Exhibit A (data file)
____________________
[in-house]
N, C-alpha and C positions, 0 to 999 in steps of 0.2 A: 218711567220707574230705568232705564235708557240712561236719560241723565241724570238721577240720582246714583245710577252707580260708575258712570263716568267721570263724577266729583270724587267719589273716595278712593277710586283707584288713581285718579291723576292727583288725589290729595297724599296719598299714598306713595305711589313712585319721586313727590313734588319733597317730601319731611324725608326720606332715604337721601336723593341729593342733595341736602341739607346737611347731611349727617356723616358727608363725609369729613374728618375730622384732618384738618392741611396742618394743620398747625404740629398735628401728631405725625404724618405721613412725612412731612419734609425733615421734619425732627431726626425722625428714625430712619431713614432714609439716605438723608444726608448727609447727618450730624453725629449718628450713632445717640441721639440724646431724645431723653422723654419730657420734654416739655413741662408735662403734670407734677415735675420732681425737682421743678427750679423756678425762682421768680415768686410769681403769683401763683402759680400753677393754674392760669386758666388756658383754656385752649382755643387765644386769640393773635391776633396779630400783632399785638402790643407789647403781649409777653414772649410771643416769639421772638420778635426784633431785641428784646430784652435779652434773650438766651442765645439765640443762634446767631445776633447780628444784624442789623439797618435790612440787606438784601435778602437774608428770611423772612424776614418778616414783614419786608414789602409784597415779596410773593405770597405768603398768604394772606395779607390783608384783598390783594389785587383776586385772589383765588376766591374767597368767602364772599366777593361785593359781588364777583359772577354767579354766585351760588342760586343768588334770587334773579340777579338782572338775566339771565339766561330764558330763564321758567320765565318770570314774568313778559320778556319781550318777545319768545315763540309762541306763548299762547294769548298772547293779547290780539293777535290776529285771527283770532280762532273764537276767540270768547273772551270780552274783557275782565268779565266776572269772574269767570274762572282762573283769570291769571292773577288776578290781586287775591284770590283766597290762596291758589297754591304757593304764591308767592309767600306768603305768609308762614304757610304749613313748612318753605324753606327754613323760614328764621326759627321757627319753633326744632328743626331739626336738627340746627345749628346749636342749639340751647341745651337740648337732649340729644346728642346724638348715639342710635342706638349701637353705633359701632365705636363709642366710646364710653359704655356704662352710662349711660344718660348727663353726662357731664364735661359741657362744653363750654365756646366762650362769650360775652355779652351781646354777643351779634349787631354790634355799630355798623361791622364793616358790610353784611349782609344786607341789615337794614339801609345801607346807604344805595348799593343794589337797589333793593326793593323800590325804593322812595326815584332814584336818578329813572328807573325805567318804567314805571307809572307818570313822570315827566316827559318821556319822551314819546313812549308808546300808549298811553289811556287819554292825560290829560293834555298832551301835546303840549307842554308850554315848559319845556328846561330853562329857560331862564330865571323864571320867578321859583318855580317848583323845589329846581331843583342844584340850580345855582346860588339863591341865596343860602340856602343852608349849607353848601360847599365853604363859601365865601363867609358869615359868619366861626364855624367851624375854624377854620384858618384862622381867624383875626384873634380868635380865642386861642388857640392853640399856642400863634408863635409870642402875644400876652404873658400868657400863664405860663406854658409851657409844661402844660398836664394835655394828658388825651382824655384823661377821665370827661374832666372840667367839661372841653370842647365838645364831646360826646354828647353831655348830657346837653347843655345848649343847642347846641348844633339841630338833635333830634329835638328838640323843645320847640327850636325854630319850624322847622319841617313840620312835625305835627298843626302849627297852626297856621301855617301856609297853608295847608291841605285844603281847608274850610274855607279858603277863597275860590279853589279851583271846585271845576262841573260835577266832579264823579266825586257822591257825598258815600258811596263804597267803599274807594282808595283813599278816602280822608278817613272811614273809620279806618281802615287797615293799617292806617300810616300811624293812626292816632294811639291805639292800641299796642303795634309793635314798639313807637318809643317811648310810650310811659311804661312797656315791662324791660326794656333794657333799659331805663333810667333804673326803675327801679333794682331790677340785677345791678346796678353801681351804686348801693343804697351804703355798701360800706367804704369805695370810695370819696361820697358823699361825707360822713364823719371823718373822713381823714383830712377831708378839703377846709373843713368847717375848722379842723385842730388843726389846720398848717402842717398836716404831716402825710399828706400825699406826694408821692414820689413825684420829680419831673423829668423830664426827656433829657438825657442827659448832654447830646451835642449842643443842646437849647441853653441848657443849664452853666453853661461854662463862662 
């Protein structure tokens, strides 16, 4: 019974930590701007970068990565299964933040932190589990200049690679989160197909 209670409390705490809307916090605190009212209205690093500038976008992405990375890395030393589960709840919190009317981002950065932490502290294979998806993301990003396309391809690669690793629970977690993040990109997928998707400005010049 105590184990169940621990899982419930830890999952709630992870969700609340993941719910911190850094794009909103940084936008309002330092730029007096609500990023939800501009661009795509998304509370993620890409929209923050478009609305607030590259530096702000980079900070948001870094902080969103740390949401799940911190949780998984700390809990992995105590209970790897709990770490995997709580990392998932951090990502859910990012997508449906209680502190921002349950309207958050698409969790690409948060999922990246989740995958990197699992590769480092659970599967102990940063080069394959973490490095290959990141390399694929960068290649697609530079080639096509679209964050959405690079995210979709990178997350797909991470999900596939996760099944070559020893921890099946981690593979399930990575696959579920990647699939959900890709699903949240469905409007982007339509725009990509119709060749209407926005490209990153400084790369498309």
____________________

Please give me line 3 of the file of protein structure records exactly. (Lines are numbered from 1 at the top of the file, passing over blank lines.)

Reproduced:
């Protein structure tokens, strides 16, 4: 019974930590701007970068990565299964933040932190589990200049690679989160197909 209670409390705490809307916090605190009212209205690093500038976008992405990375890395030393589960709840919190009317981002950065932490502290294979998806993301990003396309391809690669690793629970977690993040990109997928998707400005010049 105590184990169940621990899982419930830890999952709630992870969700609340993941719910911190850094794009909103940084936008309002330092730029007096609500990023939800501009661009795509998304509370993620890409929209923050478009609305607030590259530096702000980079900070948001870094902080969103740390949401799940911190949780998984700390809990992995105590209970790897709990770490995997709580990392998932951090990502859910990012997508449906209680502190921002349950309207958050698409969790690409948060999922990246989740995958990197699992590769480092659970599967102990940063080069394959973490490095290959990141390399694929960068290649697609530079080639096509679209964050959405690079995210979709990178997350797909991470999900596939996760099944070559020893921890099946981690593979399930990575696959579920990647699939959900890709699903949240469905409007982007339509725009990509119709060749209407926005490209990153400084790369498309």